Labour’s Keir Starmer warns vulnerable young people could be falling ‘under the radar’ amid lockdown
- Credit: PA
Labour leader Keir Starmer believes young people who are at risk of committing violent crime may be falling under the radar during the coronavirus lockdown.
Speaking to this newspaper after a virtual town hall event for Barnet residents, the Holborn and St Pancras MP said key moments when a vulnerable young person is identified may be missed in the lockdown, such as at school.
He warned against becoming complacent in light of decreasing crime reports: “There are concerns the crime moves in different ways and young people can go under the radar.
“Youth and community support is much harder to implement. Some of it can be done around community centres but it is a gradual process and we should not make the mistake of thinking that in lockdown there is not criminal activity.”
Starmer, along with Camden’s Cllr Abdul Hai, co-chairs a taskforce in the borough dedicated to tackling young people’s violent crime.
READ MORE: View from the House: Taskforce ready to tackle youth violenceEvery few weeks, the Youth Safety Taskforce’s steering group checks in with 12 projects it started to fund in 2019.
Each initiative is helping to deliver 17 of the Youth Safety Taskforce’s recommendations, which include mobilising community groups, increasing early interventions and improving access to information.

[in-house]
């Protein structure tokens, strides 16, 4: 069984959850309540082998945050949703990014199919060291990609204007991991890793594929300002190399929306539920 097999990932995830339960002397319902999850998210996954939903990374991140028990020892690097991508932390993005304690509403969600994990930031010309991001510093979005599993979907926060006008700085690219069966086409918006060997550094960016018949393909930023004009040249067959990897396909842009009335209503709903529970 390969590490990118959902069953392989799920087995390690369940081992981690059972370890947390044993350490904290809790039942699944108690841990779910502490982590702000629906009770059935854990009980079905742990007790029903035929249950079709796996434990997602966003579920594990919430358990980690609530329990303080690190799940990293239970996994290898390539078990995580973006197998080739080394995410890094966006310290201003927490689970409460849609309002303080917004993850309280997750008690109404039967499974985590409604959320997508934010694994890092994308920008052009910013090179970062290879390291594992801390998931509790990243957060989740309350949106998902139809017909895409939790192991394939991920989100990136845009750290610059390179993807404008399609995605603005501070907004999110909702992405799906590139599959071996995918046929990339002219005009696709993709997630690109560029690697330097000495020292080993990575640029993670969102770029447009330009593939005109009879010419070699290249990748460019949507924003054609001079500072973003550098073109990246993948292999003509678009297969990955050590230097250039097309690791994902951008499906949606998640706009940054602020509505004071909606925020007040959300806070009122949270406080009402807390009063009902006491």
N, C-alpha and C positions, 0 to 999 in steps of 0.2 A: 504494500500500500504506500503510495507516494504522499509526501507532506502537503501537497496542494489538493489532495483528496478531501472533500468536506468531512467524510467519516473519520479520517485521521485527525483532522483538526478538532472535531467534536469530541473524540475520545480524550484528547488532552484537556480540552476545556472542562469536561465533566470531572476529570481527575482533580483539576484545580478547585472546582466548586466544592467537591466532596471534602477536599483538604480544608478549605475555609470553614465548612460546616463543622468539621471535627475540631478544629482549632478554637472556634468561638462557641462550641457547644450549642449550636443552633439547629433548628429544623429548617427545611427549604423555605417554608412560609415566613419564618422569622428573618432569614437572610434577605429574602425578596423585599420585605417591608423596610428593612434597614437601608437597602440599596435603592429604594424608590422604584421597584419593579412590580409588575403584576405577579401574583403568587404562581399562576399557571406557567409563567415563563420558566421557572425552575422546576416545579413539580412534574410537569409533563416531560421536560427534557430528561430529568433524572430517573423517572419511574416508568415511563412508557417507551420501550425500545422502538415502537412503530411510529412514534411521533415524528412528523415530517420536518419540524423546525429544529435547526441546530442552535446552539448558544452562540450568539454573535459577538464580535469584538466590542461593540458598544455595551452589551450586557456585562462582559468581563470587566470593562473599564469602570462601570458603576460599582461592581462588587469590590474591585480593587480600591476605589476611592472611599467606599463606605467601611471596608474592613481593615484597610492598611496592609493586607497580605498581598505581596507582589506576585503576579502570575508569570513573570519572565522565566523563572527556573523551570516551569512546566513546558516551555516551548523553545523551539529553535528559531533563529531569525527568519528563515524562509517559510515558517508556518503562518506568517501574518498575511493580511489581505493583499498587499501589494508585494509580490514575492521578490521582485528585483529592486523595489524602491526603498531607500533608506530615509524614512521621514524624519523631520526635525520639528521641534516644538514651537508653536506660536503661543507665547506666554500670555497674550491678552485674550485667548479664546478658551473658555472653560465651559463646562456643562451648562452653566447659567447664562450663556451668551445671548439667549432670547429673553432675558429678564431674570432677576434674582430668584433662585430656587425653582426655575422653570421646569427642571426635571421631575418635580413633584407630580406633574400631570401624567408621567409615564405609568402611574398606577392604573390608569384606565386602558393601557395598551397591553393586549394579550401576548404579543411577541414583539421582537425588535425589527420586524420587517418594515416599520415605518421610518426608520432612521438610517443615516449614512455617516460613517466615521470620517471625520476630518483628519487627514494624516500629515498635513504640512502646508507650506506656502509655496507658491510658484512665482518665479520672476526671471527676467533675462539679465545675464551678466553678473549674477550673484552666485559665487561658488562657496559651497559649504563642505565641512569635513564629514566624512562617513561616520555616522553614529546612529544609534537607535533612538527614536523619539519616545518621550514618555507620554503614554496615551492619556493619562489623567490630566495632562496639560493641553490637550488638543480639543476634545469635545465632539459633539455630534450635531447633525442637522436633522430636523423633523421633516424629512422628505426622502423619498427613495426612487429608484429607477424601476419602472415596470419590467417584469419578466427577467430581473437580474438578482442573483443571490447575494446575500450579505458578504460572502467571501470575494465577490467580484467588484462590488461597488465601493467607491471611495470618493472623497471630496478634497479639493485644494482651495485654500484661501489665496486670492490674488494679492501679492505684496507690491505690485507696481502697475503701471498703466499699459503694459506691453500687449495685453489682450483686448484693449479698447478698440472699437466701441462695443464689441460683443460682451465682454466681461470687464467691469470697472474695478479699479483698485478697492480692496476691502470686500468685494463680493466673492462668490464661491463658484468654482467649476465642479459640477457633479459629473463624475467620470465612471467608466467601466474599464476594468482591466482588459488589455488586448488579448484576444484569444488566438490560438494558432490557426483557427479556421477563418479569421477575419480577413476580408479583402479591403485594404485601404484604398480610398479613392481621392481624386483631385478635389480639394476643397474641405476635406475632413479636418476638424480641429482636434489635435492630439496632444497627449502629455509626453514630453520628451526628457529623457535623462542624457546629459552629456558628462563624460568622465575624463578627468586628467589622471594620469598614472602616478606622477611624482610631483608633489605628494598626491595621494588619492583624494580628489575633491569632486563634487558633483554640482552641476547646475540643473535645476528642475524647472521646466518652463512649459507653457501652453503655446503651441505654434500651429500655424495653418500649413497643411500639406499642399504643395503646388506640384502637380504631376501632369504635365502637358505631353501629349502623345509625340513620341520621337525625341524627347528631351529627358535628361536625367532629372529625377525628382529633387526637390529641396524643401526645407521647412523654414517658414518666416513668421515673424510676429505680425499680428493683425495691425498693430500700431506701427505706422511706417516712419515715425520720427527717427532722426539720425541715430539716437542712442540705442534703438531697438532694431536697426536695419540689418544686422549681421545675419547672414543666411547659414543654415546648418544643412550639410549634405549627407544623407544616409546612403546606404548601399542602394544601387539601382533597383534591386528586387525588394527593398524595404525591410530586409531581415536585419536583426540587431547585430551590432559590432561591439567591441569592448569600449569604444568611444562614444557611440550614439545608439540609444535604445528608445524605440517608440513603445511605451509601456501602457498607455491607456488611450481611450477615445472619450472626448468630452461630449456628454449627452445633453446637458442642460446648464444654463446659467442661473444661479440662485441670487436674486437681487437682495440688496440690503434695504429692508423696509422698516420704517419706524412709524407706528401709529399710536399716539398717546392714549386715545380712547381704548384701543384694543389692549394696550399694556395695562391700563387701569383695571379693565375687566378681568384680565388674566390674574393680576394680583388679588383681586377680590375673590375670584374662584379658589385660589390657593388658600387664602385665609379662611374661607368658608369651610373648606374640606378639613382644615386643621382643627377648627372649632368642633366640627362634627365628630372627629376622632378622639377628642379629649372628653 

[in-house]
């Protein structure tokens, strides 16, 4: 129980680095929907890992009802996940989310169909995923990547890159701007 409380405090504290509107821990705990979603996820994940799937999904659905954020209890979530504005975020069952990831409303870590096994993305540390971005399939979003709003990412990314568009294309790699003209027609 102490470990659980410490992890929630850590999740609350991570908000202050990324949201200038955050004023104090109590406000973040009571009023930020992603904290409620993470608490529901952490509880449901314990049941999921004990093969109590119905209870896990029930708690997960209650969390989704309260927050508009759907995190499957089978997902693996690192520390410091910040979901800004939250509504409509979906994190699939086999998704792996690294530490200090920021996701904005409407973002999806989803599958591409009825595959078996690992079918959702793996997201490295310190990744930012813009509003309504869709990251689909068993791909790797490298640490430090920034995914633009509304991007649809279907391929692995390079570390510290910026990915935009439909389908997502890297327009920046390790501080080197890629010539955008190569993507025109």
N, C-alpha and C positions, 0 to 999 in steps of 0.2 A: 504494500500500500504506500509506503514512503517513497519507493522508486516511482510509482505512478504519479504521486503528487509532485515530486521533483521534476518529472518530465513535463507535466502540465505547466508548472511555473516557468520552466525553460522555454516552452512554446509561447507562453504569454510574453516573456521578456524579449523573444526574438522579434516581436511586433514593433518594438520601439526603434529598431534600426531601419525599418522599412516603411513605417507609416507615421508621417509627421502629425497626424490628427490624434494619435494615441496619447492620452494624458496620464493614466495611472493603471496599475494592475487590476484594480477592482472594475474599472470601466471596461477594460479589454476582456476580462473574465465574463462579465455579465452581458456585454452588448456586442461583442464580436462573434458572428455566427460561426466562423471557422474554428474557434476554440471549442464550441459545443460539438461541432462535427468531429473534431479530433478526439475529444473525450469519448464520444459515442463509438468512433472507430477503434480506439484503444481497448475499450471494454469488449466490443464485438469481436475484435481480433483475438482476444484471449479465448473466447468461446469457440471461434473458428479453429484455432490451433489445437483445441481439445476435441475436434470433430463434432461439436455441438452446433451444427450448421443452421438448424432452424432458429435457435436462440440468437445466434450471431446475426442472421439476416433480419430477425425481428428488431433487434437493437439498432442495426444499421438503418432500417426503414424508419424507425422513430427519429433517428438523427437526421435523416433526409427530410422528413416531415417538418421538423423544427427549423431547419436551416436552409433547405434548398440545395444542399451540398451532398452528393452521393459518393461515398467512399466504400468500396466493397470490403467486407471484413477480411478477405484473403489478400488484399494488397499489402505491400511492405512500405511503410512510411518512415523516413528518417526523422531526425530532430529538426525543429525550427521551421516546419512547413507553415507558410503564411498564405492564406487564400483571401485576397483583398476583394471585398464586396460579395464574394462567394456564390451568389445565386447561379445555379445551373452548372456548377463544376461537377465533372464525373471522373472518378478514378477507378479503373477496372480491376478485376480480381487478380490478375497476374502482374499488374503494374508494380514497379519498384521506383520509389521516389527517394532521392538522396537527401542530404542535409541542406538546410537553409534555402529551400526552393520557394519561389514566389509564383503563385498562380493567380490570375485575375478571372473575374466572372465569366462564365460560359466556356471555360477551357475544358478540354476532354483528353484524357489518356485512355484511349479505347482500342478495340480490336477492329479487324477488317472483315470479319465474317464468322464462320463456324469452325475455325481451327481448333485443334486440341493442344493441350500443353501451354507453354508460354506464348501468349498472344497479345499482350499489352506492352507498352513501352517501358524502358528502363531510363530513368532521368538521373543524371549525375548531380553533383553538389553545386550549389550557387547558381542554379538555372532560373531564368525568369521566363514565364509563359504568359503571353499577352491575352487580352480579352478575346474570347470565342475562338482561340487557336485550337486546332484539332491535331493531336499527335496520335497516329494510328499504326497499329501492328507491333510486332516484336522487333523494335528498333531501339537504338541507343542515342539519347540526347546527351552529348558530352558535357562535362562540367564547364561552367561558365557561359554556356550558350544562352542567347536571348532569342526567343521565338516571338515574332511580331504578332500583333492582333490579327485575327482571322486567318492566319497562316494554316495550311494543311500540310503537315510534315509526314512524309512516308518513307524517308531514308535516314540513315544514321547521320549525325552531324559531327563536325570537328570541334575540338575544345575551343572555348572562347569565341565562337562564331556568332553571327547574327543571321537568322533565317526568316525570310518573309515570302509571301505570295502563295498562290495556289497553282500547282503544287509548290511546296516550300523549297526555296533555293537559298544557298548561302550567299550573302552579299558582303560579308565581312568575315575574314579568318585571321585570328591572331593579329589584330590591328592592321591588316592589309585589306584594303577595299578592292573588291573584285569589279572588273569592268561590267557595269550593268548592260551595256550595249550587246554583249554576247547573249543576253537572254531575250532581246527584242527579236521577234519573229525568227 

The projects, which each received a share of £500,000 for two years, include the Somali Youth Development Resource Centre, Camden Reintegration Base, and the Camden Safer Neighbourhood Board.
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The taskforce was set up after two young men were stabbed to death in February 2018 and knife crime injuries doubled in the borough from 2016 to 2017.
READ MORE: ‘This has to stop’: Council pledge £500,000 after task force reports back on causes of youth crimeIn the virtual town hall chaired by the Ham&High, Starmer addressed a range of concerns, such as the government’s homelessness policies.
Starmer said: “The steps that have been taken to help people off the street in lockdown demonstrates the (previous) policies have been a political choice and it (housing rough sleepers) can be done.
“What is needed is not just the accommodation, but the support for welfare and mental health issues are needed as well.”
He praised Camden Council for doing “its best” to help rough sleepers when facing a funding shortfall amid the pandemic.